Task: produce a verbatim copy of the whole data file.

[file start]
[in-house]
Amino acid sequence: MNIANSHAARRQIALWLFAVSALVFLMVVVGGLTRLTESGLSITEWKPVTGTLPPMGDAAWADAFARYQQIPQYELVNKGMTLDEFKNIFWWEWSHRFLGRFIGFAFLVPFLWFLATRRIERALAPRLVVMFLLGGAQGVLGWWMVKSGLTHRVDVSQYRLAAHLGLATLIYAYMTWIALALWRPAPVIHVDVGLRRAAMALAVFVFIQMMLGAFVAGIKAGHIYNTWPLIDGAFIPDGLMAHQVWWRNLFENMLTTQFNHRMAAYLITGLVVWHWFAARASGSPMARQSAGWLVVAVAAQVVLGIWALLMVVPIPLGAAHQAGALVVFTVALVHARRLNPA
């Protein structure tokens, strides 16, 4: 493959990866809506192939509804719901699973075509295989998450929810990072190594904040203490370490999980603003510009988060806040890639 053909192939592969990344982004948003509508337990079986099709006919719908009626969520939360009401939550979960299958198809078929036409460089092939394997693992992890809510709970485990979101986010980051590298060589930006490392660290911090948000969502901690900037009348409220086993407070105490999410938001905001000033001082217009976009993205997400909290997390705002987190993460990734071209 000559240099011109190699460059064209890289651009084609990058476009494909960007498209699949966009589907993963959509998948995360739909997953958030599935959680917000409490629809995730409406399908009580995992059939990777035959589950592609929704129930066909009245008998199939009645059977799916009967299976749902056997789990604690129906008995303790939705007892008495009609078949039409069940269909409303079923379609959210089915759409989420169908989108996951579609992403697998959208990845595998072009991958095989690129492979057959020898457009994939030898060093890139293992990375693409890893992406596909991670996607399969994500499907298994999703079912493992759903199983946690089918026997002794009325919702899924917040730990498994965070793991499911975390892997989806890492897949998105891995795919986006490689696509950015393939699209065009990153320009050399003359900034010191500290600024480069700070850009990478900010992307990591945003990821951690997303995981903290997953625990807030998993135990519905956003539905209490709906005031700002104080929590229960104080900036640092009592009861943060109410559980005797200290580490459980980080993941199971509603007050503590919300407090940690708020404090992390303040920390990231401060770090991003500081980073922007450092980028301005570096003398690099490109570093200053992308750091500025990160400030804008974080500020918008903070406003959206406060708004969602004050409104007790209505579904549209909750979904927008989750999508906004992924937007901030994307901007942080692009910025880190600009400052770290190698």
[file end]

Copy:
[in-house]
Amino acid sequence: MNIANSHAARRQIALWLFAVSALVFLMVVVGGLTRLTESGLSITEWKPVTGTLPPMGDAAWADAFARYQQIPQYELVNKGMTLDEFKNIFWWEWSHRFLGRFIGFAFLVPFLWFLATRRIERALAPRLVVMFLLGGAQGVLGWWMVKSGLTHRVDVSQYRLAAHLGLATLIYAYMTWIALALWRPAPVIHVDVGLRRAAMALAVFVFIQMMLGAFVAGIKAGHIYNTWPLIDGAFIPDGLMAHQVWWRNLFENMLTTQFNHRMAAYLITGLVVWHWFAARASGSPMARQSAGWLVVAVAAQVVLGIWALLMVVPIPLGAAHQAGALVVFTVALVHARRLNPA
């Protein structure tokens, strides 16, 4: 493959990866809506192939509804719901699973075509295989998450929810990072190594904040203490370490999980603003510009988060806040890639 053909192939592969990344982004948003509508337990079986099709006919719908009626969520939360009401939550979960299958198809078929036409460089092939394997693992992890809510709970485990979101986010980051590298060589930006490392660290911090948000969502901690900037009348409220086993407070105490999410938001905001000033001082217009976009993205997400909290997390705002987190993460990734071209 000559240099011109190699460059064209890289651009084609990058476009494909960007498209699949966009589907993963959509998948995360739909997953958030599935959680917000409490629809995730409406399908009580995992059939990777035959589950592609929704129930066909009245008998199939009645059977799916009967299976749902056997789990604690129906008995303790939705007892008495009609078949039409069940269909409303079923379609959210089915759409989420169908989108996951579609992403697998959208990845595998072009991958095989690129492979057959020898457009994939030898060093890139293992990375693409890893992406596909991670996607399969994500499907298994999703079912493992759903199983946690089918026997002794009325919702899924917040730990498994965070793991499911975390892997989806890492897949998105891995795919986006490689696509950015393939699209065009990153320009050399003359900034010191500290600024480069700070850009990478900010992307990591945003990821951690997303995981903290997953625990807030998993135990519905956003539905209490709906005031700002104080929590229960104080900036640092009592009861943060109410559980005797200290580490459980980080993941199971509603007050503590919300407090940690708020404090992390303040920390990231401060770090991003500081980073922007450092980028301005570096003398690099490109570093200053992308750091500025990160400030804008974080500020918008903070406003959206406060708004969602004050409104007790209505579904549209909750979904927008989750999508906004992924937007901030994307901007942080692009910025880190600009400052770290190698």